How To Choose A Business Name

4 minute read

What’s in a name? Turns out, everything! Your business name is one of the most critical first decisions you’ll make.

The name you choose will affect how people find, remember, and think about your business. So it needs to reflect who you are, but also consider how your customers think. Ideally, the name should be unique, but not too mysterious or hard to recall.

Here’s a guide to all the key considerations in choosing a name that will serve your business well.

  1. “Easy” does it

Select a name that is easy for your customers to say, spell, and remember. This is perhaps the single-most important rule to follow..

When customers look for your business, you want to be easily found. If they see your name in passing (whether on a business card, a sign, a truck, in an article, etc.), you want to stick in their mind.

If they can’t remember you, you just lost their potential business. Sales and marketing can be enough of a challenge, so let your company name work for you, instead of against you.

  1. What’s your type?

There are basically two different types of business names:

  • Descriptive or suggestive
  • Coined

Search for almost any type of service on Yelp and you’ll immediately see many descriptive names. If your name is Fred and you run a shoe shop, Fred’s Shoe Shop is about as descriptive as possible. This kind of name may not feel particularly unique, but people looking for shoes are going to have an easy time finding Fred and knowing what he does.

Coined names are a little trickier.

The business world definitely has some big, successful examples; Verizon and Comcast are both made-up words. But this approach has its own special pros and cons.

Consider that big companies have a lot of money to spend on branding consultants (to create a coined name that’s still easy to remember and spell), and on marketing to “build meaning,” or essentially to help people understand and get used to their unique names. Smaller businesses generally have much leaner marketing budgets.

On the other hand, a coined name can potentially suggest the type of business you’re in quite effectively. (It’s not hard to recognize that “Comcast” includes parts of the words communication and broadcast.)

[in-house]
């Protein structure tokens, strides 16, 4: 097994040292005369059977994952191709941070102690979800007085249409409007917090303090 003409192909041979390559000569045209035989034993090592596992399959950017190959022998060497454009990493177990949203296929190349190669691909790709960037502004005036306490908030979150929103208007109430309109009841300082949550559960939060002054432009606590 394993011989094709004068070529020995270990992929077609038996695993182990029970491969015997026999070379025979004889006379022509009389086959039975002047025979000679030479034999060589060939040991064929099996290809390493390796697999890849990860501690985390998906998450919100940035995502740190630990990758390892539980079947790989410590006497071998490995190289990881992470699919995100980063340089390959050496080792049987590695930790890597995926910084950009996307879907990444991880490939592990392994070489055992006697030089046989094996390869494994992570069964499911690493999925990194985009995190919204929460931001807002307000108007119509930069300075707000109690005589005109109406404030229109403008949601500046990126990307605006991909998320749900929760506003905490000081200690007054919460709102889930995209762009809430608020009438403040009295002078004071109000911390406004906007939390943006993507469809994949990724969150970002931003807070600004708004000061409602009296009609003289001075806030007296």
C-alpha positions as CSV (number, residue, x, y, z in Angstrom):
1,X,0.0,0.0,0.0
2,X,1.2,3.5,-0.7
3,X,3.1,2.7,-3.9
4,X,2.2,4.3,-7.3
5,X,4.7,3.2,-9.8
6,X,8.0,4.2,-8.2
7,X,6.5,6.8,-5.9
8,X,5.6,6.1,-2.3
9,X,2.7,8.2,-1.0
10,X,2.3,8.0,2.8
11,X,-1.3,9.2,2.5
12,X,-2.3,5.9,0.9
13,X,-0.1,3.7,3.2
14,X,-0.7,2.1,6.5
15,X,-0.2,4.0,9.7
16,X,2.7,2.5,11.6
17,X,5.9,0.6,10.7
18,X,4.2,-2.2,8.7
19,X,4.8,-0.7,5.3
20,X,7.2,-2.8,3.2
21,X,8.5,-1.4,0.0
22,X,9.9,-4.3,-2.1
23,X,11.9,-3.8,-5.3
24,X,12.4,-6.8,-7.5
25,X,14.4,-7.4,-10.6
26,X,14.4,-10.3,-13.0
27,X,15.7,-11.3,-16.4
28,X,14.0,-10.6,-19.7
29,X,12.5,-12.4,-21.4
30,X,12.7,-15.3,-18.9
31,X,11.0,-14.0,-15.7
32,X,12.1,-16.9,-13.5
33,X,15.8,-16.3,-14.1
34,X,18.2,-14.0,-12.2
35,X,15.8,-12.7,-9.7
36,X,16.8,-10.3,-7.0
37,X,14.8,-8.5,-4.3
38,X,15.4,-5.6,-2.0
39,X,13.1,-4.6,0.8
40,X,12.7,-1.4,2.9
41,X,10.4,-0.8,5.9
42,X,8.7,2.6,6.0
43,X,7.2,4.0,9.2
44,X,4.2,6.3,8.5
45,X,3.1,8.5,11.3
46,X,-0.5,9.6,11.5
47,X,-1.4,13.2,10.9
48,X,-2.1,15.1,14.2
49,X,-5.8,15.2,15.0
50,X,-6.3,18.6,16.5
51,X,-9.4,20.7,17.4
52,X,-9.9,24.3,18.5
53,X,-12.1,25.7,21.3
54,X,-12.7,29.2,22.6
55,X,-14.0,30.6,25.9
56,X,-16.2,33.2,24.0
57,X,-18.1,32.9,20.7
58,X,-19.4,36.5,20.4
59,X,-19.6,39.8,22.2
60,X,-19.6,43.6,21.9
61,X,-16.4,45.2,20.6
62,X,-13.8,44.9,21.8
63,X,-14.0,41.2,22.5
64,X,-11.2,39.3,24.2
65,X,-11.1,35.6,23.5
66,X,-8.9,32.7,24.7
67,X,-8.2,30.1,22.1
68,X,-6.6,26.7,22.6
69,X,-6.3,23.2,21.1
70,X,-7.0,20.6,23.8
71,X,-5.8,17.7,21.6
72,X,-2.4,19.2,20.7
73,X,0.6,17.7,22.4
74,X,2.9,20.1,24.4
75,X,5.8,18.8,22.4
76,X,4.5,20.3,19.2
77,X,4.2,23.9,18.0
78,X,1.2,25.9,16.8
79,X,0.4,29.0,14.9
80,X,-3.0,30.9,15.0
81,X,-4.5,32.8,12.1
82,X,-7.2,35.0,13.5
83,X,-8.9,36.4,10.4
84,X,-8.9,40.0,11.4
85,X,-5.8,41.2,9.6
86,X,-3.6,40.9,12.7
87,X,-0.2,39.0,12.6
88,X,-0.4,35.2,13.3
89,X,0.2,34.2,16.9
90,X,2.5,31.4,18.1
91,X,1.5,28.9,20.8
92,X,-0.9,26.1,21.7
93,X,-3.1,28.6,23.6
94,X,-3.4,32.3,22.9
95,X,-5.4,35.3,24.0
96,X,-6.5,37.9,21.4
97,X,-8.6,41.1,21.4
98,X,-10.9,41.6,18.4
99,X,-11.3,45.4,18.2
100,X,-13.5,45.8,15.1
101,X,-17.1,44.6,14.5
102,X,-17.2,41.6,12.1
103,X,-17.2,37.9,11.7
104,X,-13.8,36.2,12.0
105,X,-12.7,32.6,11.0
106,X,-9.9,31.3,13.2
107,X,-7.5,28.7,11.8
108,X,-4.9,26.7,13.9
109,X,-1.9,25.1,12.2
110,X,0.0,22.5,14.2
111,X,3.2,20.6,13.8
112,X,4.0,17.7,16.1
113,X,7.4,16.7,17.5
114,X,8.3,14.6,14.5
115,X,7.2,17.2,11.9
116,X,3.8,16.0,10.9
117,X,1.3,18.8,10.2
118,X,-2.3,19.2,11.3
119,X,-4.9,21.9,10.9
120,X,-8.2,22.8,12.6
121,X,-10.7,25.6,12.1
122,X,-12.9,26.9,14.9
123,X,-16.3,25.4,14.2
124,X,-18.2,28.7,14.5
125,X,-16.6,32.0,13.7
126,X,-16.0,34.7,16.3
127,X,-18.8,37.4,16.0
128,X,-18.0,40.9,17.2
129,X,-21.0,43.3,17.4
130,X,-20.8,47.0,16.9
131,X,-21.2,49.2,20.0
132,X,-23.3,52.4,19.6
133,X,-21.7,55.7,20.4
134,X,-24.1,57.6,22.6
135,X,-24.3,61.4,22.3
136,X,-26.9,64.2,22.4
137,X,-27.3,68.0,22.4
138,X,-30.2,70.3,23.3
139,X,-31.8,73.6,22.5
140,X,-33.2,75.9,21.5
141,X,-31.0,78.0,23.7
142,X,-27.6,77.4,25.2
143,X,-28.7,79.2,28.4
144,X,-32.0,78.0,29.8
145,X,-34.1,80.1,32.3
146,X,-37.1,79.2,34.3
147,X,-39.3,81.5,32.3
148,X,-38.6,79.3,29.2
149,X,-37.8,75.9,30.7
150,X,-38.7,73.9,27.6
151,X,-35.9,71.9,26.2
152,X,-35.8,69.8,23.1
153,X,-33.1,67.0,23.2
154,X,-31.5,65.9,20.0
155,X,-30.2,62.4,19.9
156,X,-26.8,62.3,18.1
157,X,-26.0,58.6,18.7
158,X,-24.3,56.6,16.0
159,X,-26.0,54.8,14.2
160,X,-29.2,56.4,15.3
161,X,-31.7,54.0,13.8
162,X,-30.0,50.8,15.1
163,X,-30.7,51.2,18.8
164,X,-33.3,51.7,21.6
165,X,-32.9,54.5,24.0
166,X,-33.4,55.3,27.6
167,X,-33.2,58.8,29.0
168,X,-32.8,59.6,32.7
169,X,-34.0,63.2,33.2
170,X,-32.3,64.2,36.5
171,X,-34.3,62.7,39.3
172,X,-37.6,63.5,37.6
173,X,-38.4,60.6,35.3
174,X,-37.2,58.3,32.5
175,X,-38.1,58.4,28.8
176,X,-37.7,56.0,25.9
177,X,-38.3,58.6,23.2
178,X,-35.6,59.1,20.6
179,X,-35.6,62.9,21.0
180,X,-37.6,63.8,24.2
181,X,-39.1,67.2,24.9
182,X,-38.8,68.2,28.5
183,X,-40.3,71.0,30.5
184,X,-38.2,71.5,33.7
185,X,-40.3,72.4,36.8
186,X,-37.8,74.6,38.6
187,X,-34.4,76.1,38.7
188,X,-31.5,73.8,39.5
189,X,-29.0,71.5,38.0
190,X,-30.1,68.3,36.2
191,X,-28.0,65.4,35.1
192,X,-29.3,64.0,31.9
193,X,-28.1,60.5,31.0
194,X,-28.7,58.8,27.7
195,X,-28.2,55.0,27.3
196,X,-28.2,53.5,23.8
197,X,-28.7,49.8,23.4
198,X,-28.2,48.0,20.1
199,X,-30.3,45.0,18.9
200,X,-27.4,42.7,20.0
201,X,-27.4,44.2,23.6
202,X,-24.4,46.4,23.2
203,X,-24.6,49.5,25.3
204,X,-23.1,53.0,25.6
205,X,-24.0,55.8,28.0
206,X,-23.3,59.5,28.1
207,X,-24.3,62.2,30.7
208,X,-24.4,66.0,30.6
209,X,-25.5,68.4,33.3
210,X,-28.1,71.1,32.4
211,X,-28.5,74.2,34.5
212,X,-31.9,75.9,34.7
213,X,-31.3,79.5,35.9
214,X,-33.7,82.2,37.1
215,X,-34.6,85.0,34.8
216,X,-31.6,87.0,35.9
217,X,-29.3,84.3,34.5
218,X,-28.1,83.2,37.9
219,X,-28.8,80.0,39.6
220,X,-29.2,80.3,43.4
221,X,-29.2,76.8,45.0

And if you’re in a creative service or industry, a creative name might be a logical choice for you.

If you do decide on a coined name, just keep step one in mind—make it easy to say, spell, and remember!

  1. Check your work

When you’ve got an idea or two that you like, it’s time to do a little more checking (and thinking) to make sure your final selection is right. Here are three more steps to follow:
Naturally, you’d like to be in business for as long as you want.

First, think of your future. What are your long-term plans for this business? How might you grow and expand? Make sure your chosen name doesn’t limit your ability to add logical products or services, or adjust your business plan in some other relevant way.

For example: If you mow lawns, you can use “lawn mowing” in your name, but you might consider “lawn care” instead. It’s still fairly descriptive, but a little broader with more room to grow.
Second, use the internet to do a little research:

  • Does another business already use that name?
  • Does the name include any terms that are copyrighted by someone else?
  • Does the name have any negative connotations that you weren’t aware of?

And third, test drive your name with some target customers. Our companion guide, How to Write a Business Plan, includes information about using primary market research. You can include name-testing in that process, but you can also do this more informally.

  1. Make it official

Now that you’ve done all this work to find the perfect name for your business, it’s time to make sure it’s yours and your alone.

Part of protecting your name is in the legal creation of your business, as a formal entity recognized by your state. Even if your business is a sole proprietorship, you will need to file a DBA (for ‘doing business as’) in order to set up a banking account in your business’s name.

You can further protect the name, as well as your logo (see below), by filing for a trademark. This step can be done quickly and affordably online.
It’s also very important to register for a web URL using your business name. The URL is your “online address”, like yahoosmallbusiness.com or espn.com. This can be done through any domain registration company (including us.)

  1. Ready, set, brand!

Congratulations — you’ve got a name! Now it’s time to start letting customers know. Creating customer awareness of your business is the first step in building your brand, which you’ll be strengthening as long as you are in business.

A logo is a visual element that complements and reinforces your memorable name and gives you another way to communicate who you are and what you do.

With a name and logo, you’re ready for business cards, a website, signage and other materials to get your brand off the ground and into your customers’ minds. If your business is a retail shop, restaurant or other brick-and-mortar operation, for example, people literally walk into your brand.

But that’s just the tip of the iceberg. Take a few minutes to brainstorm other “customer touchpoints” where you can keep your brand’s professional image front and center:

  • Advertisements
  • Marketing collateral
  • Local event or team sponsorships
  • Shopping bags
  • Product packaging
  • Product names
  • Employee uniforms
  • Bills and receipts
  • Letterhead, thank-you cards and stationery
  • Voicemail greetings
  • Email signatures
  • Calendars, mugs, shirts, or other promotional items/giveaways

Each of these ideas — digital and physical — is another opportunity to strengthen customers’ perception of your business.